I’m skeptical of bold claims.
That’s why I wondered last week if peace activist Bruce Gagnon was indulging in a little hyperbole when he sent me an email alleging a local newspaper, the Maine legislature, and the city of Bath’s police department were all abdicating their duty to the public and instead doing the bidding of Navy contractor Bath Iron Works.
Gagnon is currently leading the campaign against a proposed $60-million tax credit to BIW, a builder of Navy destroyers and a subsidiary of defense industry behemoth General Dynamics.
“The Bath PD was outsourced to BIW/GD,” Gagnon’s email read, “the Times Record newspaper has been outsourced to BIW/GD, and the Maine state legislature has been outsourced to BIW/GD.”
But, after looking into each of these claims, I can’t say I disagree. Continue reading Bruce Gagnon Is Right; Maine Has Been ‘Outsourced’ to Bath Iron Works
[NOTE: A version of this opinion article was published on RIFuture.org.]
There are many people on the left who think “Russiagate” merits wall-to-wall news coverage and MSNBC’s near-singular focus.
I’m not one of them. In fact, I’m beginning to find the rhetoric coming out of the Democratic Party on Russia, with its comparisons to the deadly attacks of 9/11 and Pearl Harbor, more than misplaced. They’re irresponsible and frightening. Continue reading Jingoism From the So-Called Left
[NOTE: A version of this story was published in The Providence Journal.]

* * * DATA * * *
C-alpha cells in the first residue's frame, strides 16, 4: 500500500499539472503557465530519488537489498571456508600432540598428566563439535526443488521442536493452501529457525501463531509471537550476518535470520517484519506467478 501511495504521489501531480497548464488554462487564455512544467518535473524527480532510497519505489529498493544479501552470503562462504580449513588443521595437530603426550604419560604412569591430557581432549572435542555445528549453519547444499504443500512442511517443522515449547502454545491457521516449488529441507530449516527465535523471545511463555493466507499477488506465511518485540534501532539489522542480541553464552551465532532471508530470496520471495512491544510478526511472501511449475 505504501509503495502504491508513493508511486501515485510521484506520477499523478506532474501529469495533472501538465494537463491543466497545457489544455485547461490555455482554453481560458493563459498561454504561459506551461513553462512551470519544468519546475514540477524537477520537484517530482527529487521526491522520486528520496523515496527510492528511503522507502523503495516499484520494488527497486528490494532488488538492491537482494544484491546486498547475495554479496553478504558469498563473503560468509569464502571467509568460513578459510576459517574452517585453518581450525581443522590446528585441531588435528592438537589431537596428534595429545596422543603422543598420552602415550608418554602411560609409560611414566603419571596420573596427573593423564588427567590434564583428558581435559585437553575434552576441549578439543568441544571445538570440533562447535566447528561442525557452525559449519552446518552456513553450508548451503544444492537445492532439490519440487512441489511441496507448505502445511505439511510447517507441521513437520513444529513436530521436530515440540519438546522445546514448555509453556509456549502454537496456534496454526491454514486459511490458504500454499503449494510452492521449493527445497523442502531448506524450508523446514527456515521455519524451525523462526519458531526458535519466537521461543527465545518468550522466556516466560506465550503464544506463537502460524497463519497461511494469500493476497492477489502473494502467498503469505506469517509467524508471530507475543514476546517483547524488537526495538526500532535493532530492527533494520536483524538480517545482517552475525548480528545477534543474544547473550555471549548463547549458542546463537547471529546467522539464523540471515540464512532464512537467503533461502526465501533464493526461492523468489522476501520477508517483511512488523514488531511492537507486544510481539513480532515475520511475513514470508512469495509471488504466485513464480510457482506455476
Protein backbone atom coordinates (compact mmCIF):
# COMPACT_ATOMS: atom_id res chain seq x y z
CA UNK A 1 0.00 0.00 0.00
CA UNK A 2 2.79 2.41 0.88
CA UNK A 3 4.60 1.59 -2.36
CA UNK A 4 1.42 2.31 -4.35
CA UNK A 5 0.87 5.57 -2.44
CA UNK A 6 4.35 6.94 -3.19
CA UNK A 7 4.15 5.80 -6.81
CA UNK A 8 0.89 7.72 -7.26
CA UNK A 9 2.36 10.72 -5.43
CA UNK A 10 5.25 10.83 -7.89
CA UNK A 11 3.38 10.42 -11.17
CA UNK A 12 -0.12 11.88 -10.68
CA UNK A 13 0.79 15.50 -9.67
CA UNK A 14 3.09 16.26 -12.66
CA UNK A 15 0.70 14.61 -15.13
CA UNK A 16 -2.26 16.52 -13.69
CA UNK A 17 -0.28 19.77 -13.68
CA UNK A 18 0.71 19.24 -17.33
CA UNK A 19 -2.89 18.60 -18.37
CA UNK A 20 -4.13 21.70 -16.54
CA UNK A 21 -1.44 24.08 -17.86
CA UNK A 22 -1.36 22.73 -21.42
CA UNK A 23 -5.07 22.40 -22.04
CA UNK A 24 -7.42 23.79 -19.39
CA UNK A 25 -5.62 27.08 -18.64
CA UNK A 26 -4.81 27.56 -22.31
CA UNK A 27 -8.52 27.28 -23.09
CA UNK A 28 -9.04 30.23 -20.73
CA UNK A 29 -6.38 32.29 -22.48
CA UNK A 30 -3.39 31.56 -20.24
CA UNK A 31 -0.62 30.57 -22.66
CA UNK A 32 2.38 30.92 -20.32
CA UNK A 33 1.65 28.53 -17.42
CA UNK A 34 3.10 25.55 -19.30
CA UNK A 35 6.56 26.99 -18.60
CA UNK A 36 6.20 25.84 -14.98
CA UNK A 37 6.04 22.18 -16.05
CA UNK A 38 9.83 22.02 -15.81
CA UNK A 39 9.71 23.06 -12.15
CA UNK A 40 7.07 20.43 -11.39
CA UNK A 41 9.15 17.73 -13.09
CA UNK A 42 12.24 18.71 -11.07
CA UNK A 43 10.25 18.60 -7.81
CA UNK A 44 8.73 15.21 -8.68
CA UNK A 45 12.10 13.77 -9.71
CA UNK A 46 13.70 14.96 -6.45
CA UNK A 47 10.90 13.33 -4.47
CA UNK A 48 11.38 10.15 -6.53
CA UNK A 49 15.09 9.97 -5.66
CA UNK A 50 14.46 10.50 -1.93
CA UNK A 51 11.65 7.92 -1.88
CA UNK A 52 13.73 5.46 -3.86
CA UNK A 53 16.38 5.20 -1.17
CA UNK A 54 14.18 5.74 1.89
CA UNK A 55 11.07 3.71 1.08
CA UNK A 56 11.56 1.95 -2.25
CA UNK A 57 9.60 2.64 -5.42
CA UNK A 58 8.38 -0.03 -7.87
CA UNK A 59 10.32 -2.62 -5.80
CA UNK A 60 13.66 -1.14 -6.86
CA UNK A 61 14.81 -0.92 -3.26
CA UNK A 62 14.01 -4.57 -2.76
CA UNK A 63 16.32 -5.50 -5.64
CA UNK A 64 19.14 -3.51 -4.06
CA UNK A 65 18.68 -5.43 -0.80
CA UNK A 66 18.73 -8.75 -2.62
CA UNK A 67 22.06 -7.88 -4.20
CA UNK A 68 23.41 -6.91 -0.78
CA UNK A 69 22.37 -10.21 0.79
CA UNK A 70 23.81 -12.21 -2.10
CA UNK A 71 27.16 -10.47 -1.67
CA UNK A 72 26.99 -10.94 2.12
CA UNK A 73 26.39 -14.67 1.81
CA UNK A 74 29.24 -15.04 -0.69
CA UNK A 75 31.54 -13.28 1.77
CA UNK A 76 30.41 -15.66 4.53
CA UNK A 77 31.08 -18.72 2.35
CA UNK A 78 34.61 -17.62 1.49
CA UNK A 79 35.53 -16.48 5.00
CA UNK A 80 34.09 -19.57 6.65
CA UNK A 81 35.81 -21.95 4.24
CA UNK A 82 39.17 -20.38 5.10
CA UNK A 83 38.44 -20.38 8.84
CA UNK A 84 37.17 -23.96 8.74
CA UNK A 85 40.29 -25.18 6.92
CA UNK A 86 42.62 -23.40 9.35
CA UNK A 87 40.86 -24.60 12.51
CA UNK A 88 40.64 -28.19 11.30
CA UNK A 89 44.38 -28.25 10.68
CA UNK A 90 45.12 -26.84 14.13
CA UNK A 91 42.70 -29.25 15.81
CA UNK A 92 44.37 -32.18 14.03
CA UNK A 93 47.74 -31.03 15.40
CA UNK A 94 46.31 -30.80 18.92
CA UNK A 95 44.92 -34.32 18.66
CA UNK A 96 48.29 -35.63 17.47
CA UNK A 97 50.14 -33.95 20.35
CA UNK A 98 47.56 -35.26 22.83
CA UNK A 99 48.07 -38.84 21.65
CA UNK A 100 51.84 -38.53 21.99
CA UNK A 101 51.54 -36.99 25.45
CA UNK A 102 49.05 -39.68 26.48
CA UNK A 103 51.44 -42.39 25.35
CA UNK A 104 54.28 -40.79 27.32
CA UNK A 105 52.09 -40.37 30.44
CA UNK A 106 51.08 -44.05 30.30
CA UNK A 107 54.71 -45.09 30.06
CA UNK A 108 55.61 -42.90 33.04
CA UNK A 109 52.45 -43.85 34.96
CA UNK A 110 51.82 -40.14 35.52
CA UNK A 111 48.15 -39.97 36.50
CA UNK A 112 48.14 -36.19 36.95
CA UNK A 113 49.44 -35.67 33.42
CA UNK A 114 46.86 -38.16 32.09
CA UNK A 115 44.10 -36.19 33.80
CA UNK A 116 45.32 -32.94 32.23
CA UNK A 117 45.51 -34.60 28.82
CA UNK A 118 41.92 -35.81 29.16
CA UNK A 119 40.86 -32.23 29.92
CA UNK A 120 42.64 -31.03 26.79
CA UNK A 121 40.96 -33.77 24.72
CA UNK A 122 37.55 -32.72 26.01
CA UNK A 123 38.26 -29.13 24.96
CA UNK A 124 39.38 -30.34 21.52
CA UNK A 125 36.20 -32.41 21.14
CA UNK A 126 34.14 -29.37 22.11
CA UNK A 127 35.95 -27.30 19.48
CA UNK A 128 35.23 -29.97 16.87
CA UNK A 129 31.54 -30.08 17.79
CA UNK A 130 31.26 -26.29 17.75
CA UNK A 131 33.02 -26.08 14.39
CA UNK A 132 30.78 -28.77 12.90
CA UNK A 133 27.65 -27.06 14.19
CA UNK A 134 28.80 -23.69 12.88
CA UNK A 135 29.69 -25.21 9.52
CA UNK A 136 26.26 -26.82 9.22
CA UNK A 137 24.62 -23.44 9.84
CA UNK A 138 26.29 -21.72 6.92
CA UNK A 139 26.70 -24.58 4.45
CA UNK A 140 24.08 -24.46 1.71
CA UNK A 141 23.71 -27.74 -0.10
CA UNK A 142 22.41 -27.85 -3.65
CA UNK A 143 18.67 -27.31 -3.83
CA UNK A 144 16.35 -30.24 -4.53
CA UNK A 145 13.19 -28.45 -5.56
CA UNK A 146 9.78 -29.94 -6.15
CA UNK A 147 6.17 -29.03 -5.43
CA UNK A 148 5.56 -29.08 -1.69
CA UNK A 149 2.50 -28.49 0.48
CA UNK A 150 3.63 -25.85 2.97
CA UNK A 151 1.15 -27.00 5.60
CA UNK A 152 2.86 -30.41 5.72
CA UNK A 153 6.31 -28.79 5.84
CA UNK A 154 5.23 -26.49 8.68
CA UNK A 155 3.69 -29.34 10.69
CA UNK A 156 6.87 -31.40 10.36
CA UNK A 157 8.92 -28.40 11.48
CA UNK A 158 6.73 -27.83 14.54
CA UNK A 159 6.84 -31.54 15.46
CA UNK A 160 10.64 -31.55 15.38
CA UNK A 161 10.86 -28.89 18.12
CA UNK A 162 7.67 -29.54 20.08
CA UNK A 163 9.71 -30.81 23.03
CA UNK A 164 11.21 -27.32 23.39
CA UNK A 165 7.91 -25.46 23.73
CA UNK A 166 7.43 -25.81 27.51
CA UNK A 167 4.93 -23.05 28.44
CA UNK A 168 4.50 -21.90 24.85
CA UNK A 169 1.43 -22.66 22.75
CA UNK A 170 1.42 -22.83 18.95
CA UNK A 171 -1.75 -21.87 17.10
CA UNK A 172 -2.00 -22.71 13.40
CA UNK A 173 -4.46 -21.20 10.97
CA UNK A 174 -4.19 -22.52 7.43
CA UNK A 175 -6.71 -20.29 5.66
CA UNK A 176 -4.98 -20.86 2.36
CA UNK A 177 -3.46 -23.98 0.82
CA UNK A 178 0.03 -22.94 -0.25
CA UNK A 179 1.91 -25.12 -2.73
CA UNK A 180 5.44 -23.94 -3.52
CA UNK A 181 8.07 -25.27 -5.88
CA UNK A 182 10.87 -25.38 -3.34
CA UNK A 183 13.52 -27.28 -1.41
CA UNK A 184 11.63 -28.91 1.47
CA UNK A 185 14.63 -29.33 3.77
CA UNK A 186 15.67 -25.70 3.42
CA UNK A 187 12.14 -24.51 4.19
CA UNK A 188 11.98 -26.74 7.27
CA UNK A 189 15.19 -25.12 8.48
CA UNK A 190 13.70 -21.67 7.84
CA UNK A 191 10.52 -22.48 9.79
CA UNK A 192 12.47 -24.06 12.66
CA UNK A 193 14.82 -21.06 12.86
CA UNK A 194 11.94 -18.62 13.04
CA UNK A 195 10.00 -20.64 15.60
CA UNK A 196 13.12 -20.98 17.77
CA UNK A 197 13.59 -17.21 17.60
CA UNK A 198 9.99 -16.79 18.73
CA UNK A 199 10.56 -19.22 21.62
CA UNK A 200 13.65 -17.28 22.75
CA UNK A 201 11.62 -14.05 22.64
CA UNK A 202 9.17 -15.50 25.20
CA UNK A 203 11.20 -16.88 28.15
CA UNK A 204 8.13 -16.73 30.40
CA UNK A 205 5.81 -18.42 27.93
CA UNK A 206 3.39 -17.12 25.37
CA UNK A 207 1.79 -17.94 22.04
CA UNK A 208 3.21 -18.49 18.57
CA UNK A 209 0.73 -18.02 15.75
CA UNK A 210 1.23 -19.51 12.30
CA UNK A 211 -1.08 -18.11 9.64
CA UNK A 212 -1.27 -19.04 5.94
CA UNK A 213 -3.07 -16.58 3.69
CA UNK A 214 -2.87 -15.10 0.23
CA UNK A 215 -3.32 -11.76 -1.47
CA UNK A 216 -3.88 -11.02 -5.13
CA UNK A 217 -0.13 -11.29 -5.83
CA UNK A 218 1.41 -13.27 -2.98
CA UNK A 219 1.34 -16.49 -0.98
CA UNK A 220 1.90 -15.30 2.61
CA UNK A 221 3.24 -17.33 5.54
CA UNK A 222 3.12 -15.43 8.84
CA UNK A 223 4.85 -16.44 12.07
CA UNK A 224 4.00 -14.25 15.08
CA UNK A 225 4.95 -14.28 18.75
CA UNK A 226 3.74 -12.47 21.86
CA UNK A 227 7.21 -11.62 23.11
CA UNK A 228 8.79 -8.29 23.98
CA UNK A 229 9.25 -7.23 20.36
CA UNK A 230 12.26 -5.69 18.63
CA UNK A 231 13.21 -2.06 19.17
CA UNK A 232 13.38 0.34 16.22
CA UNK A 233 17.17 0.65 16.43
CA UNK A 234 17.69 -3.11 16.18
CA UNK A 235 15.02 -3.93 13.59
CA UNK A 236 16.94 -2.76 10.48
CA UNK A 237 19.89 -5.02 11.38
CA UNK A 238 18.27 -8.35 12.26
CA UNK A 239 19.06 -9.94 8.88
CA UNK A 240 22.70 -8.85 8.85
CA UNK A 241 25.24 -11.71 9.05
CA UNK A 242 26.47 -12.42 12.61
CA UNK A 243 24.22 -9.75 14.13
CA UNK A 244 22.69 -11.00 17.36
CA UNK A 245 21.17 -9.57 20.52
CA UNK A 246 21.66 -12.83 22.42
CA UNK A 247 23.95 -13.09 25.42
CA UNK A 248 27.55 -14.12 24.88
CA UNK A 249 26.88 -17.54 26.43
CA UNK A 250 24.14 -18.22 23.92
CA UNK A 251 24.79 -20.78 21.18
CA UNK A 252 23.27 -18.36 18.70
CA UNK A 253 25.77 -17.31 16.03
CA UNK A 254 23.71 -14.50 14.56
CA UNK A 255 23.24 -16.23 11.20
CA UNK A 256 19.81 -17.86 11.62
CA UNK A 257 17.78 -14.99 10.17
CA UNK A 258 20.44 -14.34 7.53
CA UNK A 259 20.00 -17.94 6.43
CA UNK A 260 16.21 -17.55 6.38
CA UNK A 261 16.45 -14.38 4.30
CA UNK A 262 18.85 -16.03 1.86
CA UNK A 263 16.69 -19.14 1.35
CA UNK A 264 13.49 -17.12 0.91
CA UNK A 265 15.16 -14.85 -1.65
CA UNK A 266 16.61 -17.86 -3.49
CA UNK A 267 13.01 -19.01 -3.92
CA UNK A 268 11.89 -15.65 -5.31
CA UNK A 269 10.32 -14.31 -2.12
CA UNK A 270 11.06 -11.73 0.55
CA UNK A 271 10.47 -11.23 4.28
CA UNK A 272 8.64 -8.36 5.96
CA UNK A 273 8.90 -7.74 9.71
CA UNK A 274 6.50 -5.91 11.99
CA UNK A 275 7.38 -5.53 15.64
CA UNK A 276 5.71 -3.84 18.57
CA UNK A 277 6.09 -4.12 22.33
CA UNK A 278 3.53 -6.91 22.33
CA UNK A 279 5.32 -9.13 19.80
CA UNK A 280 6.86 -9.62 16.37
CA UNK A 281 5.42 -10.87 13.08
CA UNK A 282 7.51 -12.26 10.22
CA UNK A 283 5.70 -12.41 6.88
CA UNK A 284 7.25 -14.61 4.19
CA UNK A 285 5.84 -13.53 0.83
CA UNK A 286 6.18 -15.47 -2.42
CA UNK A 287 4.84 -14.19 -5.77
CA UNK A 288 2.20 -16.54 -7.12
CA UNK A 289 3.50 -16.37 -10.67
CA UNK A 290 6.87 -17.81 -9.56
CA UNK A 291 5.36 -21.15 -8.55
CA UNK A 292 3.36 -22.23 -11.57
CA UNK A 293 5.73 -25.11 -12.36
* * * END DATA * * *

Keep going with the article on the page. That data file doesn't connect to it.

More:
Visit the website of the Political Theory Project, a think tank at Brown University, and you’ll see a homepage that appears not so out of place for a group based at an Ivy League school with a long-established liberal-progressive reputation.
Featured prominently is a photo of radical political theorist Noam Chomsky, a reference to the Enlightenment and “the rise of democratic ideas and institutions,” and an excerpt from a letter to Karl Marx by French anarchist Pierre-Joseph Proudhon.
But critics of the think tank and its director, Prof. John Tomasi, say look closer: What you’re really seeing is a clever veneer meant to project a commitment to free speech and unfettered academic inquiry while distracting outsiders from the group’s true aim — to advance extreme free-market ideology on the Providence campus.
Their alleged smoking gun? For starters, the more than $653,000 in donations the project received in 2016 from the Charles Koch Foundation, according to an Internal Revenue Service 990 form filed by the charitable organization named for the billionaire CEO of Koch Industries, a conglomerate operating in the chemical, pipeline, agriculture and energy sectors. Continue reading Koch Funnels Millions Into Brown University
When faced last year with growing criticism over her plans to propose a $60-million tax deal to one of Maine’s largest private employers, state Rep. Jennifer DeChant turned to an apparently reliable ally: the very company she was advocating for.